(Originally published at IIATMS/TYA)
June was a pretty mediocre month for Robinson Cano by his standards (.275/.395/.418, .345 wOBA). The elevated BB rate was nice, but the low average and lack of power were crippling in the middle of the batting order when almost everybody else around him was regressing at the speed of sound. And Robbie started to hear about it from the fans. The calls for the Yankees to not re-sign him, foolish as they may be, became greater and the whispers about trading him at the deadline grew louder.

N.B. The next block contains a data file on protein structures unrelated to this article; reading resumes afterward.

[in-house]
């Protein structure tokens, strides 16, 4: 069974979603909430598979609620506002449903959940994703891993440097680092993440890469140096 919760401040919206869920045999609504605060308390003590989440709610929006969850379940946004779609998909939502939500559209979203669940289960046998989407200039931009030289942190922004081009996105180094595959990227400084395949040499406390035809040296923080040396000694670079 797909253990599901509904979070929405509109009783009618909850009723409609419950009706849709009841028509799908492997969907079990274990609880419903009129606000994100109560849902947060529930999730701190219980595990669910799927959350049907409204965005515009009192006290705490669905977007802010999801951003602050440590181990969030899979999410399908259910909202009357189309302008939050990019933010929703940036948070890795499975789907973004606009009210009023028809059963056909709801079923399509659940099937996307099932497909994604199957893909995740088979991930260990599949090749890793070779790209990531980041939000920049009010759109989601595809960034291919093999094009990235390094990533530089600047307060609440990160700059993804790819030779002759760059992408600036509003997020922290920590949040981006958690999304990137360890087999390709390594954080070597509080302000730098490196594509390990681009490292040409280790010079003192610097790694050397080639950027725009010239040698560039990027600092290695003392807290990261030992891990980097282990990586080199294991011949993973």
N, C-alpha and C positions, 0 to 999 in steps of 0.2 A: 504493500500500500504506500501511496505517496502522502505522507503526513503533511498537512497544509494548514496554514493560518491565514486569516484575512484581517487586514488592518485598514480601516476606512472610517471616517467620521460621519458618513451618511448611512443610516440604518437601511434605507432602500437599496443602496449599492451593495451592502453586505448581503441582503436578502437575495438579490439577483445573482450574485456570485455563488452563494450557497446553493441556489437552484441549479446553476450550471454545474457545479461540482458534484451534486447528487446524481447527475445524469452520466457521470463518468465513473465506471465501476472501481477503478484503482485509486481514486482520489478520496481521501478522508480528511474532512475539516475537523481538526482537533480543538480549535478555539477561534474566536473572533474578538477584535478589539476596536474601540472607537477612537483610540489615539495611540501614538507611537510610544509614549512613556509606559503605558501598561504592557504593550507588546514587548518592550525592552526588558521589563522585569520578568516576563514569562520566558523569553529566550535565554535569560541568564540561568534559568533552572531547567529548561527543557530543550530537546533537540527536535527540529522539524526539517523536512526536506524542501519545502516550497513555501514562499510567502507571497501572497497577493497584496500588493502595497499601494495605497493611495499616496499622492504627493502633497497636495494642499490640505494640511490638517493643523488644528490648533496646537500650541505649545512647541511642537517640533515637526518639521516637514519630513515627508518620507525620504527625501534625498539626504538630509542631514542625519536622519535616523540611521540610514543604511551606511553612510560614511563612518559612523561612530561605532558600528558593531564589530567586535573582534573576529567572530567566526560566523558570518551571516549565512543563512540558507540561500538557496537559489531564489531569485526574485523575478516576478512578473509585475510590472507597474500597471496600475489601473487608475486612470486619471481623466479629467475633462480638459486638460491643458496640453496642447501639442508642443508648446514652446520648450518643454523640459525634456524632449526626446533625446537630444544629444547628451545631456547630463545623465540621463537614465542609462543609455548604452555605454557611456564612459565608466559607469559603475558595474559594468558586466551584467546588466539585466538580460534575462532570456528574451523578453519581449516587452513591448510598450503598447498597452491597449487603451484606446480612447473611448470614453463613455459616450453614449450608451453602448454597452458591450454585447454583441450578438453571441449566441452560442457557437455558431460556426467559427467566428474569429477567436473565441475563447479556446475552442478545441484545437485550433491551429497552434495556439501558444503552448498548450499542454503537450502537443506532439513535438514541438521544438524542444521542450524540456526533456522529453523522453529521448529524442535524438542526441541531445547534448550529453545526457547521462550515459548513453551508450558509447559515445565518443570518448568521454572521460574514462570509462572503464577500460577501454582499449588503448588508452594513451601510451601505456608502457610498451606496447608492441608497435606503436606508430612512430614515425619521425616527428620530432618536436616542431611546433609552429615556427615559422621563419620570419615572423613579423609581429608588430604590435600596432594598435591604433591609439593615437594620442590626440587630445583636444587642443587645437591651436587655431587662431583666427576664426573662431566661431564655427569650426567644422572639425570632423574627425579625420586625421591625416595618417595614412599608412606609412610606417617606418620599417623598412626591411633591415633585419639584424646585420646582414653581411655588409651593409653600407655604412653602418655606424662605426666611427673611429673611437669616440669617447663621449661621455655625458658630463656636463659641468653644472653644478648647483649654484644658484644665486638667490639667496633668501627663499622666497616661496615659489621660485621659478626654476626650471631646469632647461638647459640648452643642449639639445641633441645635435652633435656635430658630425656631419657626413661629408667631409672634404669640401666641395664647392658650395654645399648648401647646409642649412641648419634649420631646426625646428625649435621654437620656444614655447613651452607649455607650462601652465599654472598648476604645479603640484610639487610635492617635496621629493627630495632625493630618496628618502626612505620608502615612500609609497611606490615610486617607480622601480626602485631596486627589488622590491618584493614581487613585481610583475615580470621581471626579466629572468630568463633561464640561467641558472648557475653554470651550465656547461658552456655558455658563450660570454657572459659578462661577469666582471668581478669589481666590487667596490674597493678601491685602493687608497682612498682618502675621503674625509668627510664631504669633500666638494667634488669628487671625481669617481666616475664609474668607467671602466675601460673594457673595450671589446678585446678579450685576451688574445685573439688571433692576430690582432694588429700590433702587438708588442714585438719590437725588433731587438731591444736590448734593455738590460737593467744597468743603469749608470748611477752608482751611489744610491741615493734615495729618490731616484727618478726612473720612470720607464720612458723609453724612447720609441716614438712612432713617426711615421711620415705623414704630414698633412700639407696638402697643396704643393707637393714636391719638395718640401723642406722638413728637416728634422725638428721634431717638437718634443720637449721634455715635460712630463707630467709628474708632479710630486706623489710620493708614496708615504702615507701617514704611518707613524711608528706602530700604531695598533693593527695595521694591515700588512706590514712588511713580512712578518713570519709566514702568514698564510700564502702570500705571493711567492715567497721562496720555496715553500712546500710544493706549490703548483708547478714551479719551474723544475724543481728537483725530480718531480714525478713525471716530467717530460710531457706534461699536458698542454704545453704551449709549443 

Cano has predictably turned things around quickly in the last handful of days. He's 12-21 in his last 5 games with 4 HR, 8 RBI, 8 R, 1 BB, and not a single strikeout. The switch has been flipped and he's locked in again. But what was the real cause of his June swoon? The guys in the ESPN broadcast booth on Sunday night, John Kruk in particular, were convinced that Robbie was struggling due to him expanding his strike zone and trying to do too much with everybody else around him slumping. This made little sense to me considering Robbie's BB rate in June was as high as we've ever seen it as 15.8% in 114 PA, and including intentional walks he was given 23 free passes. You just don't walk that much as a notorious free swinger if you're expanding your strike zone, and the pitch plots from last month agree:
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